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Reduce Stress Over the Holidays During COVID

What comes up for you emotionally with the holidays this year?


For many of us, our holidays during COVID will look very different than in previous years. Some of us may not get to spend time with family members who are usually part of our holiday traditions. Some of us won’t get to travel like we typically do over the holidays. Some of us may end up spending the holidays alone due to the circumstances of this year. Many of us are experiencing financial stress. Places we are accustomed to spending holiday traditions may be closed. Holiday parties may be on a pause this year. There’s a lot that’s different about this year, and a lot of emotion can come up around that.


First off, know that all emotions are valid and ok. Three are no wrong emotions to feel. Do you ever feel guilty or shameful for feeling sad or disappointed when you know so many others in the world are suffering more than you? This is important to hear because guilt and shame don’t do anything supportive to serve you. You can simultaneously have compassion for the suffering of others and give yourself permission to feel whatever emotion you are authentically feeling. I just share this to offer you the invitation to release any guilt or shame around whatever emotions you experience over the holidays. I’m someone who feels emotions very deeply, and this mindset shift has been so supportive to move me out of stuck emotions.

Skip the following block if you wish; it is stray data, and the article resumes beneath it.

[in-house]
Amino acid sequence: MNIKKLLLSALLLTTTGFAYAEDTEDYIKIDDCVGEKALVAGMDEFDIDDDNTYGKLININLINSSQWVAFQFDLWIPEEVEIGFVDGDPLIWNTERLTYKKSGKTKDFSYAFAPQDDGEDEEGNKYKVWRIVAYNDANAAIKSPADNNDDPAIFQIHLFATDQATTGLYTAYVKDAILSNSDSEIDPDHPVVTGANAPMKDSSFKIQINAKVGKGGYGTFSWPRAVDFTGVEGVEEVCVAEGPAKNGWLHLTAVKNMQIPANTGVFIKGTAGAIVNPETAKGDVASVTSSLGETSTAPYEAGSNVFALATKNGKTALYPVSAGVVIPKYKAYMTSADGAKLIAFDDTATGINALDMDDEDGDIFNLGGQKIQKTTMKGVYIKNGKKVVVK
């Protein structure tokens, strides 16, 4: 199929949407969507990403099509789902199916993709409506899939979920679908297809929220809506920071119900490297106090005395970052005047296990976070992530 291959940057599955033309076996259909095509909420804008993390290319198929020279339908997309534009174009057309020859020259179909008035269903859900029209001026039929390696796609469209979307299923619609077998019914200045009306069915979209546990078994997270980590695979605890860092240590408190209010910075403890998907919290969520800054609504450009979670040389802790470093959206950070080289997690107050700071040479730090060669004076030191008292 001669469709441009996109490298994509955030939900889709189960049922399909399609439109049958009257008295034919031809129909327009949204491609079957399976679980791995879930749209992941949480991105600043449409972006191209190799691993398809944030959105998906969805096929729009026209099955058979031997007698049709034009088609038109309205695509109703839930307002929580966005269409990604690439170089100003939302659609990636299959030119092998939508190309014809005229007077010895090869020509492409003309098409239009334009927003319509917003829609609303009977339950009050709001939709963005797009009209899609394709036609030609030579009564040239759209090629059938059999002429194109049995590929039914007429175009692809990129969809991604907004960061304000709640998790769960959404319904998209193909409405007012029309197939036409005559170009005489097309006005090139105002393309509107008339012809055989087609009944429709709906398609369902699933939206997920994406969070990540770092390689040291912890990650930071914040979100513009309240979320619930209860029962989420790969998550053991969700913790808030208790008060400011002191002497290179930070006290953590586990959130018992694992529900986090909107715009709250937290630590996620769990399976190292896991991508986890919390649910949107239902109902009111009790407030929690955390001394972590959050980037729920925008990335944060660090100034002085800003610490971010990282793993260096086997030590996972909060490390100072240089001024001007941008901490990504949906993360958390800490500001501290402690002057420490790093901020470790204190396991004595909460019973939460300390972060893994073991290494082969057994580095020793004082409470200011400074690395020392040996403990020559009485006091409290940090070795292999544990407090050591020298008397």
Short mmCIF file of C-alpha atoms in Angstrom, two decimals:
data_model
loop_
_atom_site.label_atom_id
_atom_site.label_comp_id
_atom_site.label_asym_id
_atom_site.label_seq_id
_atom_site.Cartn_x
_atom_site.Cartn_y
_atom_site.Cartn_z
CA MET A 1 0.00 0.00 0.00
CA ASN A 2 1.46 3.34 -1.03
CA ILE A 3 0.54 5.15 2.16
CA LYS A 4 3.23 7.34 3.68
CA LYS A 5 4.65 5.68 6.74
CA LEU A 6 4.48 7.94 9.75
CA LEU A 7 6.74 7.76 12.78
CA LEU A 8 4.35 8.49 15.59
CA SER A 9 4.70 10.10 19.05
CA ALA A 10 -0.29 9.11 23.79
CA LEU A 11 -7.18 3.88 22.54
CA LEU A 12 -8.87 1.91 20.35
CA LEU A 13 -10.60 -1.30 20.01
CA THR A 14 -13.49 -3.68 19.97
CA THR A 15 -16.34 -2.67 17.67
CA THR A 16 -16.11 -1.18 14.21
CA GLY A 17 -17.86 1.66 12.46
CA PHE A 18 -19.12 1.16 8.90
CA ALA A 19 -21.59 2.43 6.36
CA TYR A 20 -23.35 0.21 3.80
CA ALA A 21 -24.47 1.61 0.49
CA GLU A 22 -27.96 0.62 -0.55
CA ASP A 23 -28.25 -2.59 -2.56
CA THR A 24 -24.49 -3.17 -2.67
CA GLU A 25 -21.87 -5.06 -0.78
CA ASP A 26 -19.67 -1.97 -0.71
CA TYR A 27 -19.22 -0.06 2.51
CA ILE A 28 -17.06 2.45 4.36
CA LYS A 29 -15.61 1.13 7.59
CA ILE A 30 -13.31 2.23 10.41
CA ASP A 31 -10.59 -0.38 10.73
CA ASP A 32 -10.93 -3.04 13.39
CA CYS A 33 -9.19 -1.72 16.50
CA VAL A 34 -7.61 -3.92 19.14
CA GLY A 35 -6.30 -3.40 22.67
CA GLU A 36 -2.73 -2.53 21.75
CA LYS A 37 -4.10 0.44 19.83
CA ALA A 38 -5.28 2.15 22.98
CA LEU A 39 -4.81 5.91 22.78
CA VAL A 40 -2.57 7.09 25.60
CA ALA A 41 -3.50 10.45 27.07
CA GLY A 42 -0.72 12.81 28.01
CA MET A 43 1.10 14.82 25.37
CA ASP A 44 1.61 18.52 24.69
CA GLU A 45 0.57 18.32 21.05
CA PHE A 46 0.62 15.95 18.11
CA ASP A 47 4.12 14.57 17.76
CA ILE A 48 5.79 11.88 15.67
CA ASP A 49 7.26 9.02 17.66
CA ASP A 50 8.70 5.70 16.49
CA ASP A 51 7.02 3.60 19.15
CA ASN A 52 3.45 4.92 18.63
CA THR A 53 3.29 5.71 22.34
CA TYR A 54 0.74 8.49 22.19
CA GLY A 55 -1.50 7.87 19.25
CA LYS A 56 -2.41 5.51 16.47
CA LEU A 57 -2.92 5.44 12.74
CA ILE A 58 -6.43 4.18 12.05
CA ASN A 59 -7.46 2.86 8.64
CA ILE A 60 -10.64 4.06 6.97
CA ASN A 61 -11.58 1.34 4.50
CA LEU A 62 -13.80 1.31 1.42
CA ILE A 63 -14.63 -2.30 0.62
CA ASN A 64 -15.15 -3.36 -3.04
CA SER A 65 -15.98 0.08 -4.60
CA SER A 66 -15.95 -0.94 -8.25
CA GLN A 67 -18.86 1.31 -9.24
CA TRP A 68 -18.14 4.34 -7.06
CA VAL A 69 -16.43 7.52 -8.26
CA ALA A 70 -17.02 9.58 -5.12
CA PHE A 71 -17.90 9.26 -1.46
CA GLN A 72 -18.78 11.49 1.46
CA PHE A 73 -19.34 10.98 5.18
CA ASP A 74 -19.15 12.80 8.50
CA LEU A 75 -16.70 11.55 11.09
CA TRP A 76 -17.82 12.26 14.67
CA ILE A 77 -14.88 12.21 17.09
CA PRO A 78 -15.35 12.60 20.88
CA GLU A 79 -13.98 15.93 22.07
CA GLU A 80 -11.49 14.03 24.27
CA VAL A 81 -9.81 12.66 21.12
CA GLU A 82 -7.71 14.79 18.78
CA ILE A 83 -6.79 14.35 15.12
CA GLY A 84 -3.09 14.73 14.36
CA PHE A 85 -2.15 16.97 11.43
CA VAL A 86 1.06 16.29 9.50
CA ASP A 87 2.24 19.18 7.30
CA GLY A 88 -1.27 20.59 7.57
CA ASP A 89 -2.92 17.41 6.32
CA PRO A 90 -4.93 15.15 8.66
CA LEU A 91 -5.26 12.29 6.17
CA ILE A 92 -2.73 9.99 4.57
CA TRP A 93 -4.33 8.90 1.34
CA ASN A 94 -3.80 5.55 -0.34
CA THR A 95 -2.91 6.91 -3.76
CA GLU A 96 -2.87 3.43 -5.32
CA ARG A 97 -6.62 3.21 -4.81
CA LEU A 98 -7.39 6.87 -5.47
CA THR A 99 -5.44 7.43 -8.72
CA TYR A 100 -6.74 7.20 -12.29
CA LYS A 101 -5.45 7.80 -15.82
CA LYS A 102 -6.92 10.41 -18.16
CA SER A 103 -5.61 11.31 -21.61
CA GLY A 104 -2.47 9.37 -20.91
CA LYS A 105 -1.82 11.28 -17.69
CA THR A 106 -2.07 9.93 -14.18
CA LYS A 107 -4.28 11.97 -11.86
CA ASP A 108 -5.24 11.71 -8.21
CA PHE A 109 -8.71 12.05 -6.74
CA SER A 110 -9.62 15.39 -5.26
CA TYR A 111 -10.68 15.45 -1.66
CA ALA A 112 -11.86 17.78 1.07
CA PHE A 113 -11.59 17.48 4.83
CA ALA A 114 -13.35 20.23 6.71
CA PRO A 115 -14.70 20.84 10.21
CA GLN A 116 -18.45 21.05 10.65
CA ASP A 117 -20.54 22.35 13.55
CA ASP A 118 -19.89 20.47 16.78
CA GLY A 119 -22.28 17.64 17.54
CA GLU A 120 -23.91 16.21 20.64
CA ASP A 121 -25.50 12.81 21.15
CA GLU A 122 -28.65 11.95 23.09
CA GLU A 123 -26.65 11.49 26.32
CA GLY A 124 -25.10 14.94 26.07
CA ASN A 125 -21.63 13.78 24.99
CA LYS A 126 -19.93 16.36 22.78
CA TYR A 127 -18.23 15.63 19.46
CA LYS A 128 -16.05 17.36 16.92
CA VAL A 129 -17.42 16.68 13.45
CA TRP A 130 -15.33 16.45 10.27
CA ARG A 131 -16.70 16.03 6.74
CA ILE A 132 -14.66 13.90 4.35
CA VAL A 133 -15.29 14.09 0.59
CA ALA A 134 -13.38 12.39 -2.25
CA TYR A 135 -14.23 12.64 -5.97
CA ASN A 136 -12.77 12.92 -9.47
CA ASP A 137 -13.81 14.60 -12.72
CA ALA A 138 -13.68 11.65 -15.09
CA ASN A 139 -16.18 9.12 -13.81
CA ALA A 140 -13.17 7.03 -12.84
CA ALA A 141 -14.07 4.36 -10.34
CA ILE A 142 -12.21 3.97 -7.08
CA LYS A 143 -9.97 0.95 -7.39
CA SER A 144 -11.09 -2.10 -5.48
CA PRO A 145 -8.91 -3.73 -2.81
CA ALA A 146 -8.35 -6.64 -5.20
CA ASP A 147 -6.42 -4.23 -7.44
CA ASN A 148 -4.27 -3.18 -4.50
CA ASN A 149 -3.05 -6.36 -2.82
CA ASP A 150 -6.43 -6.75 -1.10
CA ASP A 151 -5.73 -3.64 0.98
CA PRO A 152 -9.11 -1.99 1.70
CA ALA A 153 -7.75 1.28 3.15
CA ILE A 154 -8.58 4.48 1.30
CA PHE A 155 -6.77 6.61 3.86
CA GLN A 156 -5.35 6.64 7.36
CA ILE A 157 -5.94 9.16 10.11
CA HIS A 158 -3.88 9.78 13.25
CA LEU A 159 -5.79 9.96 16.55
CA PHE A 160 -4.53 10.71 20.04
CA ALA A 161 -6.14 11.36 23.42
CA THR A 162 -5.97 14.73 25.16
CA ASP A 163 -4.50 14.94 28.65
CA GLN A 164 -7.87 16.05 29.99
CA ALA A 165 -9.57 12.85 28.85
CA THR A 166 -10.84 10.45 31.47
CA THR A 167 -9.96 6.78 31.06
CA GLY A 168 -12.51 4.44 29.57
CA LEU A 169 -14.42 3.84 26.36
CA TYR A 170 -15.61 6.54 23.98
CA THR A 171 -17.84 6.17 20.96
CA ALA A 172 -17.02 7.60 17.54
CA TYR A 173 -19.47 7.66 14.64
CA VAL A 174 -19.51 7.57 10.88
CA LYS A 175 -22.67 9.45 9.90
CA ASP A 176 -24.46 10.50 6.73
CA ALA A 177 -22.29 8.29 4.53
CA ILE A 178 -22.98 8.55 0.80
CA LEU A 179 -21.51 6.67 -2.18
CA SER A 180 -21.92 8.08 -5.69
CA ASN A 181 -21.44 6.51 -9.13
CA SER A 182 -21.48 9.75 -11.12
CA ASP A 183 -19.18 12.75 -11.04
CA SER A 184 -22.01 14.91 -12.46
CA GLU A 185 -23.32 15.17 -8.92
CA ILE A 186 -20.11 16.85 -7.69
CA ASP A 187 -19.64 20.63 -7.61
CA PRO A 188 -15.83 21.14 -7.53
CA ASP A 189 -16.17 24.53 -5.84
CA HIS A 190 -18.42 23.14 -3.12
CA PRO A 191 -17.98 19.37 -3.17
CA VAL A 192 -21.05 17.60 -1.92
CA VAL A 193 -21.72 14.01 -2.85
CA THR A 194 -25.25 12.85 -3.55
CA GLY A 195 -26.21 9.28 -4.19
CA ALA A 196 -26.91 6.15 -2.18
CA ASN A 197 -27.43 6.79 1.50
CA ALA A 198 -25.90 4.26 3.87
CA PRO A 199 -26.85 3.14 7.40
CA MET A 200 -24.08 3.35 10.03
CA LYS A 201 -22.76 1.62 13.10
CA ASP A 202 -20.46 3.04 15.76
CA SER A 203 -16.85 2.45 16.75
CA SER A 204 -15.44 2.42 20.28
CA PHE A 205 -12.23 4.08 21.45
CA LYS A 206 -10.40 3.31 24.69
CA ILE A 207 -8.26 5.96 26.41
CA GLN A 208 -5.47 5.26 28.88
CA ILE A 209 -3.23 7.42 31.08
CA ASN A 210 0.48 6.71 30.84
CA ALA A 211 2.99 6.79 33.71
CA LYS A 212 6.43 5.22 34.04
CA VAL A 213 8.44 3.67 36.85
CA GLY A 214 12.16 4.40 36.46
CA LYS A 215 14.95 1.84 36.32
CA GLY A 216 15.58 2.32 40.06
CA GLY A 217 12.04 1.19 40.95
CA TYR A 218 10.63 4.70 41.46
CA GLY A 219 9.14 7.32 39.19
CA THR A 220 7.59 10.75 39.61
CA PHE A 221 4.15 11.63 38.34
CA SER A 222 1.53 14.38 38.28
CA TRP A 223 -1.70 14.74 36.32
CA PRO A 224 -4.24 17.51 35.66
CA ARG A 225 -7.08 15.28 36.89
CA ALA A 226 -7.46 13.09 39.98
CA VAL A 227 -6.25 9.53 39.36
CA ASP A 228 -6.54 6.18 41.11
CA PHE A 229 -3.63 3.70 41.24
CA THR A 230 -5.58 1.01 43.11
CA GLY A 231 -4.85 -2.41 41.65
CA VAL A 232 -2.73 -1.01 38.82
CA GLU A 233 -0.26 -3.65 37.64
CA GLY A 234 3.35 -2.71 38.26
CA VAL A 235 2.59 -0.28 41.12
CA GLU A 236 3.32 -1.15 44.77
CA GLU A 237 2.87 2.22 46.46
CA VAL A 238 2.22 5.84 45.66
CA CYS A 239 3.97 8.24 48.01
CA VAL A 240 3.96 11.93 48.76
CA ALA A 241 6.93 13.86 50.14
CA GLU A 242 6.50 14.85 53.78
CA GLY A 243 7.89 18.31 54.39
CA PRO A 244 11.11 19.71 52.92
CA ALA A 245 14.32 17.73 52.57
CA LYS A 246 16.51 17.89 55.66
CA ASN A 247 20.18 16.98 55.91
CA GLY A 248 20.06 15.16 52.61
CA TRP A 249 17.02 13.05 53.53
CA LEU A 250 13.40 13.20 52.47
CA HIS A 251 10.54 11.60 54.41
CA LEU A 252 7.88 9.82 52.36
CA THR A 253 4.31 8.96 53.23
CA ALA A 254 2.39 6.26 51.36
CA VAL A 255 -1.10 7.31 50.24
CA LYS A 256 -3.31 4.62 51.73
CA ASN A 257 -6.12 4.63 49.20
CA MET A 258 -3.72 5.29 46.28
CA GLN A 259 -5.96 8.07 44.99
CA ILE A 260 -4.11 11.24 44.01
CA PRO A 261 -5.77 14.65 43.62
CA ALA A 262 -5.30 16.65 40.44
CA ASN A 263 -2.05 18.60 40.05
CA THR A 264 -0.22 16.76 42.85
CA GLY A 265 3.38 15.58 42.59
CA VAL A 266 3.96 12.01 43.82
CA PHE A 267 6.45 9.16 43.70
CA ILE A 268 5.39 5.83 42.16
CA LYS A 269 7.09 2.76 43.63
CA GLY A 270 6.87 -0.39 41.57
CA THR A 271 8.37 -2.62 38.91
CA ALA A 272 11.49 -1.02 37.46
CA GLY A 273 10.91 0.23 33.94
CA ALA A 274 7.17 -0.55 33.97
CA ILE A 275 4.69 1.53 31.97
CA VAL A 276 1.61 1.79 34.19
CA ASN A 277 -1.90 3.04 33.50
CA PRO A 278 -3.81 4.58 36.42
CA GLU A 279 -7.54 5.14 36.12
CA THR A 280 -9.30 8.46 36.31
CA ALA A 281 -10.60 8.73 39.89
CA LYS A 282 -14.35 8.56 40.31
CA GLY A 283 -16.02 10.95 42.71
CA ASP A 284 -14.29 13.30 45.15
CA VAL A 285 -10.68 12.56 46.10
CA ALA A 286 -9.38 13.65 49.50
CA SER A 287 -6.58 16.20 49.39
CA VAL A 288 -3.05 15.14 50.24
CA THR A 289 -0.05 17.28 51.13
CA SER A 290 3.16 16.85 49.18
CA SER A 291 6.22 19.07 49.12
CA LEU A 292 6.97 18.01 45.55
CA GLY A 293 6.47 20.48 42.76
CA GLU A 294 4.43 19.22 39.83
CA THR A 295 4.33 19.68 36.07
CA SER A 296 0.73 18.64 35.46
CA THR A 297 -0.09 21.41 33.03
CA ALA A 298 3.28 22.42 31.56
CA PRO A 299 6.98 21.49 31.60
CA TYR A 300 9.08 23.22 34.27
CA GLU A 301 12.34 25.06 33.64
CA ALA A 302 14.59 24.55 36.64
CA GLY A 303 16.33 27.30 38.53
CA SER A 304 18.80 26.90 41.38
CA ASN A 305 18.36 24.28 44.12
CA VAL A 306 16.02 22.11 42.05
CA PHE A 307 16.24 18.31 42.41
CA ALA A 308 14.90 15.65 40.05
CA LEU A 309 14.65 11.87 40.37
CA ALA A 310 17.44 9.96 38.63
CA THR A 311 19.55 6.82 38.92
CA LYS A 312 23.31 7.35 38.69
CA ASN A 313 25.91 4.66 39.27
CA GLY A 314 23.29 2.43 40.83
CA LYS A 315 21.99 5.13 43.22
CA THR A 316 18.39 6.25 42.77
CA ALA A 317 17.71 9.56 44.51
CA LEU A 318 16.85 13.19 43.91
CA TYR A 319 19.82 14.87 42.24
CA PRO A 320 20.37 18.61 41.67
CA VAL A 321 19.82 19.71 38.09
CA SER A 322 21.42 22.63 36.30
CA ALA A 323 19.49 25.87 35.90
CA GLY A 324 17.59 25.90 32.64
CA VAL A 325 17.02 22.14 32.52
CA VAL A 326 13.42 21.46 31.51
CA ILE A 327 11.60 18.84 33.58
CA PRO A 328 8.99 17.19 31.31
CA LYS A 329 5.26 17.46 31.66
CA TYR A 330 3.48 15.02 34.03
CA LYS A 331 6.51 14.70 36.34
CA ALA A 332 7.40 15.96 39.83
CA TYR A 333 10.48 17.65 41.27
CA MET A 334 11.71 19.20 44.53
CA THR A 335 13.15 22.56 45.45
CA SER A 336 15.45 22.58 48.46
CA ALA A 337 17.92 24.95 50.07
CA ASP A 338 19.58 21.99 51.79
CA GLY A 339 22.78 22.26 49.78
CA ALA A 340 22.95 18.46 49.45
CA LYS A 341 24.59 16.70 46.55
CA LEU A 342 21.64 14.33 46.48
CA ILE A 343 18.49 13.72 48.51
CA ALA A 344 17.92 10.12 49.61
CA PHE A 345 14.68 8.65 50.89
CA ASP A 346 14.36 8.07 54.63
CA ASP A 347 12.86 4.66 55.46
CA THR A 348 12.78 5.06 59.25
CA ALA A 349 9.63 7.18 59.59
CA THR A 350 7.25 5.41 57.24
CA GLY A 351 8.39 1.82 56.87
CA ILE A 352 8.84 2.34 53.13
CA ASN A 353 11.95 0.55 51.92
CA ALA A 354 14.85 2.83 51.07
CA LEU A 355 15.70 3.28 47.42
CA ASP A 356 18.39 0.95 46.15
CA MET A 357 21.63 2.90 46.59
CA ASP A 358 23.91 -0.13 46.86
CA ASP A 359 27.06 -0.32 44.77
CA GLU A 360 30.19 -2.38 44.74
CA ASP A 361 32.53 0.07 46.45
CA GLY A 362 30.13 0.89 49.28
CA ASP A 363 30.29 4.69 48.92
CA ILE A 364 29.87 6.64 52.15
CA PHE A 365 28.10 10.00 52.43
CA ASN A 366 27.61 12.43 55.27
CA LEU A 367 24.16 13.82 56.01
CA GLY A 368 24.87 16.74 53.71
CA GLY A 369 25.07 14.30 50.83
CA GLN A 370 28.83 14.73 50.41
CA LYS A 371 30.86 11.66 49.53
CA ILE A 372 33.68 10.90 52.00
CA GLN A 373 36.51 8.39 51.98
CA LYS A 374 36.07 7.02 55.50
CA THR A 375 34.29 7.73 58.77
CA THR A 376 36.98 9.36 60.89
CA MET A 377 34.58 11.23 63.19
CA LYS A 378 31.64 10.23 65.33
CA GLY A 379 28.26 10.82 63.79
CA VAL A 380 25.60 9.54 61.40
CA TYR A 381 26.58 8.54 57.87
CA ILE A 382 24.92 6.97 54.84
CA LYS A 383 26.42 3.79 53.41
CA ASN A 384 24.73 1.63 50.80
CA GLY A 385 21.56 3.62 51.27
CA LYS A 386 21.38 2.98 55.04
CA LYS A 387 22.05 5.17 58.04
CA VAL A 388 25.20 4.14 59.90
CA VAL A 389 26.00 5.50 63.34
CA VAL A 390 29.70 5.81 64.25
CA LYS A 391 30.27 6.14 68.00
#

This year has been a year unlike any other, and that may also apply to our holidays. And on top of that, we are in a time of uncertainty as many states have added new mandates and restrictions over Thanksgiving week, and the news floods us with speculation about possible new mandates here in Texas.


So how do we reduce stress over the holidays during this COVID time utilizing mindfulness?



1. Make self-care a priority.


When you find yourself in emotional overwhelm or stagnation, make self-care a priority. Pause and notice what emotions you are experiencing and where you feel the emotions arising in your body through your somatic sensations. Place your hand on your heart and take a few slow breaths to help clear your mind. Acknowledge that you are in a difficult moment and offer yourself a word of support. Ask yourself, “What do I need right now to support me through this moment of challenge?” If it’s something that you can offer yourself in the moment, like a cup of warm tea or a short walk outside, go for it! If it’s something that’s not accessible in the moment, identify a specific time you can give yourself the self-care you need. Put it in your schedule, set a timer on your phone, write it on a sticky note, etc. Make it a priority. You’re worth it. Say it out loud with me now, “I am worth it!”


2. Find small moments of gratitude.